Tudor’s BB Chrono cheap fake watches have been one of the most talked about movements of the year. It has a formidable set of specs, and the collaboration with Breitling is a bold (and smart) play. But it’s far from Tudor’s first step on the road from ETA to movement autonomy. Here’s what they’ve achieved in a few short years.
2011 – The Advisor
Not many people realise the story of Tudor’s movement development goes back as far as 2011 – to the very first watch in the Heritage collection, the Advisor. The Advisor is one of the unsung heroes of the collection, not least because the alarm module was developed in-house — and it’s still one of the smartest of its type. Date, on/off indicator and alarm power reserve are all visible, but the really neat trick is that the alarm sound ends abruptly, rather than fading off slowly.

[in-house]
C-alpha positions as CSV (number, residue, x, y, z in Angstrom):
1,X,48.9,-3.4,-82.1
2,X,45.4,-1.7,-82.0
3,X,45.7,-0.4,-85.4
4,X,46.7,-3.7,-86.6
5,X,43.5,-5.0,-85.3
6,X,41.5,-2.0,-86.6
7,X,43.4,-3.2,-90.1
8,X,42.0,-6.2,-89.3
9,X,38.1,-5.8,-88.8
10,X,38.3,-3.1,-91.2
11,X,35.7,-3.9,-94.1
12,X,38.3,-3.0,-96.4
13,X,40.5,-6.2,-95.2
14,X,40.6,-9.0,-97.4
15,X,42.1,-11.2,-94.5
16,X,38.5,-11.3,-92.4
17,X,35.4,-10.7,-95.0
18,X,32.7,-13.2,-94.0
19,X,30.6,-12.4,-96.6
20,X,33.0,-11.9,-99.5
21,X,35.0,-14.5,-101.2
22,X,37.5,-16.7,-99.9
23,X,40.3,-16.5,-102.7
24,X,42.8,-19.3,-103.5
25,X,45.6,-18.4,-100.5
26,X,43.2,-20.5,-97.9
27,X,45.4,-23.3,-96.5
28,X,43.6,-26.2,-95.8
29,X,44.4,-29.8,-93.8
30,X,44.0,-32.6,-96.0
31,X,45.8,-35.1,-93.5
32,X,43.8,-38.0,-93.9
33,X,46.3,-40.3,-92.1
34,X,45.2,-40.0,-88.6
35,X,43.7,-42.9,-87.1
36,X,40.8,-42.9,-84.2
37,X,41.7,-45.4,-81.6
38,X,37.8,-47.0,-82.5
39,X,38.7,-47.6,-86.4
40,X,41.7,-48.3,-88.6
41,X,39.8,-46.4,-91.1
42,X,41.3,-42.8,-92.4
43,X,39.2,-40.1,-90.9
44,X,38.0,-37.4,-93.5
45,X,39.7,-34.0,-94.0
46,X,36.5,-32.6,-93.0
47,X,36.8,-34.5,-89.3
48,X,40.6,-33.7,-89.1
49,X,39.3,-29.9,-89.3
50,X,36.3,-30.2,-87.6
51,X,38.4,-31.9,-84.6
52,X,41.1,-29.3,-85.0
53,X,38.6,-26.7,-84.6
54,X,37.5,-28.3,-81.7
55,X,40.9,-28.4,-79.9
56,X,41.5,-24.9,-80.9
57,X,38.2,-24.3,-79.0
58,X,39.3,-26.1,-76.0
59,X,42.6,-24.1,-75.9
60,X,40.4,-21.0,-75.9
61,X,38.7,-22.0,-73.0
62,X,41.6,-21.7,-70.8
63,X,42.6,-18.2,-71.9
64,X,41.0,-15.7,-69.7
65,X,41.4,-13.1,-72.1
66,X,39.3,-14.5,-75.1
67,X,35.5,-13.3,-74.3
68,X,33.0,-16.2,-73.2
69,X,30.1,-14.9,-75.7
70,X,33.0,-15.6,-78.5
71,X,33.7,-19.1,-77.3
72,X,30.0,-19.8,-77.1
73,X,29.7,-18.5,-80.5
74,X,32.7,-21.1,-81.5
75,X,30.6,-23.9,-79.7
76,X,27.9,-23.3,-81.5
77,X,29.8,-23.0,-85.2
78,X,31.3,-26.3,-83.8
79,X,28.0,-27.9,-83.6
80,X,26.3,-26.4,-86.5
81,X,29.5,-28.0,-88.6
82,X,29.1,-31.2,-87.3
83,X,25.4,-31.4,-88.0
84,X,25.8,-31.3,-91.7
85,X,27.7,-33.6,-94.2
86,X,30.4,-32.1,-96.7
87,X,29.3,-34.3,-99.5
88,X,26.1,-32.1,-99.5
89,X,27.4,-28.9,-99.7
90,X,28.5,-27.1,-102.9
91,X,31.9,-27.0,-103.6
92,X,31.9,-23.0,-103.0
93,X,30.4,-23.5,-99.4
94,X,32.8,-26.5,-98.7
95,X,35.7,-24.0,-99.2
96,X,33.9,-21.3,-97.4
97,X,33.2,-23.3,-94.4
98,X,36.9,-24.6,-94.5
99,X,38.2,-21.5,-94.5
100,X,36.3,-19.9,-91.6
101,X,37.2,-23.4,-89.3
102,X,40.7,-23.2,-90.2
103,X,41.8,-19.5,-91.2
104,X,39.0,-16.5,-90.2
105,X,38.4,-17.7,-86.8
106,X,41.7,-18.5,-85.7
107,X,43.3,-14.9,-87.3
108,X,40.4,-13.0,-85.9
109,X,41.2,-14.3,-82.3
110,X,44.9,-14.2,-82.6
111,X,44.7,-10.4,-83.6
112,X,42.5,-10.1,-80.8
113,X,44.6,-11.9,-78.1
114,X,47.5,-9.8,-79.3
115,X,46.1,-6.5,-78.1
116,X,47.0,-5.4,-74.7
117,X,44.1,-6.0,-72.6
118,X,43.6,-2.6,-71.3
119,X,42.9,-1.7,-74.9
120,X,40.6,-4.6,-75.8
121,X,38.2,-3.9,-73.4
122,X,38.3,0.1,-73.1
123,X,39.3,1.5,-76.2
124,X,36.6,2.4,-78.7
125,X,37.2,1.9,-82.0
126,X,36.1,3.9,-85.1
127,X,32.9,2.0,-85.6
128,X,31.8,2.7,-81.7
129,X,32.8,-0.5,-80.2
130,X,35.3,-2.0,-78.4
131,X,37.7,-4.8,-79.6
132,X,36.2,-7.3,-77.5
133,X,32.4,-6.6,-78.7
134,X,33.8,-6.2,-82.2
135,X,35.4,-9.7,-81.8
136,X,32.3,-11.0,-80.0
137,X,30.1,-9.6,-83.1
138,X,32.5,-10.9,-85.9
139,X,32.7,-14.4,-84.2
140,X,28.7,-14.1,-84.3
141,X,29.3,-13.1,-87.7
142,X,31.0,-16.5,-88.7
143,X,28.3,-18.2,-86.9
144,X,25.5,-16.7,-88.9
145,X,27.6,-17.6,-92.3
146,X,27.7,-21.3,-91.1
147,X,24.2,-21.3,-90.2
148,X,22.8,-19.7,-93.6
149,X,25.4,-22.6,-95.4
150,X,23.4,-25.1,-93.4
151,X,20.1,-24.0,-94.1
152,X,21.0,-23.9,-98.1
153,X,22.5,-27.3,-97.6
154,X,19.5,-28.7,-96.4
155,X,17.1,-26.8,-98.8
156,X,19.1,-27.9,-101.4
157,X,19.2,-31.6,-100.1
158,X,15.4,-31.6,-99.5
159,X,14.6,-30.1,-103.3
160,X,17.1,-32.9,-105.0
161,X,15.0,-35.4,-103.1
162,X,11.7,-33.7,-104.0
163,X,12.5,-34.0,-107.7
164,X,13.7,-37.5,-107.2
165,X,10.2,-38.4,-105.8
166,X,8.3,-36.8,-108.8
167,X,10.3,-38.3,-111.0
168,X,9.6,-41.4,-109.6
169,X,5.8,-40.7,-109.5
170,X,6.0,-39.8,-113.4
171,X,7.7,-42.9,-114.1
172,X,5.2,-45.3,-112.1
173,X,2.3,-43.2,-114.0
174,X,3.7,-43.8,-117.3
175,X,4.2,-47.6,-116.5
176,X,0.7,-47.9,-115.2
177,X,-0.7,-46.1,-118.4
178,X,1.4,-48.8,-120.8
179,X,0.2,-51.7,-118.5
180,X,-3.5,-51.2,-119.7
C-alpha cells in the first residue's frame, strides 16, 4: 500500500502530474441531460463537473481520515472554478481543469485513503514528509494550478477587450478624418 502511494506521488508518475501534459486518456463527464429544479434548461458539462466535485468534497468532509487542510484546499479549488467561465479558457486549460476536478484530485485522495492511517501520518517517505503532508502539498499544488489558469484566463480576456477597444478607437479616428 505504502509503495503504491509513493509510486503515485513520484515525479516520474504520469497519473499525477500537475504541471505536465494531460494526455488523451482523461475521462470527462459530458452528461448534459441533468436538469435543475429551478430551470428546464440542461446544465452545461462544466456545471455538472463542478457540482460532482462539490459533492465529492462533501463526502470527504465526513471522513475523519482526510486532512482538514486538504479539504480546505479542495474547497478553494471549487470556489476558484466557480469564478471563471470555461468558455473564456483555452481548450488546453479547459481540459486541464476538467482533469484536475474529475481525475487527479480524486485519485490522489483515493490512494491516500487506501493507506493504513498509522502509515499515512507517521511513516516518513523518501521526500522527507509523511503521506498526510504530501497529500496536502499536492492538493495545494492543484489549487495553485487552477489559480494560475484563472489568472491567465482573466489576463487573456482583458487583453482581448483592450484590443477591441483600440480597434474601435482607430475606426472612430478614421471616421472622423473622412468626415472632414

2015 – The North Flag
When they’re not making excellent watches, Tudor are busy building drama and mystery around their watch releases. Never has this been more evident than with the North Flag. Not only was this a completely new watch (when we were expecting another Black Bay), but it was powered by the MT5621, a completely new movement with an impressive laundry list of features: COSC certification, three days of power reserve (with an indicator on the dial), silicon hairspring and variable inertia oscillator. Not only this, but the movement looks the part. Modern, industrial and clean. Just like the watch.
A slight variation of this movement, the MT5612, also showed up in the Pelagos. This movement lacks the power reserve indicator of the North Flag.
2016 – The Pelagos LHD
Not only did this year see almost all Tudor Black Bay models replica watches (with the exception of the petite 36) get the in-house treatment, but the Pelagos LHD, released in November, saw a tweaked MT5612 used, as the COSC testing had to be modified to take the left handed movement into account.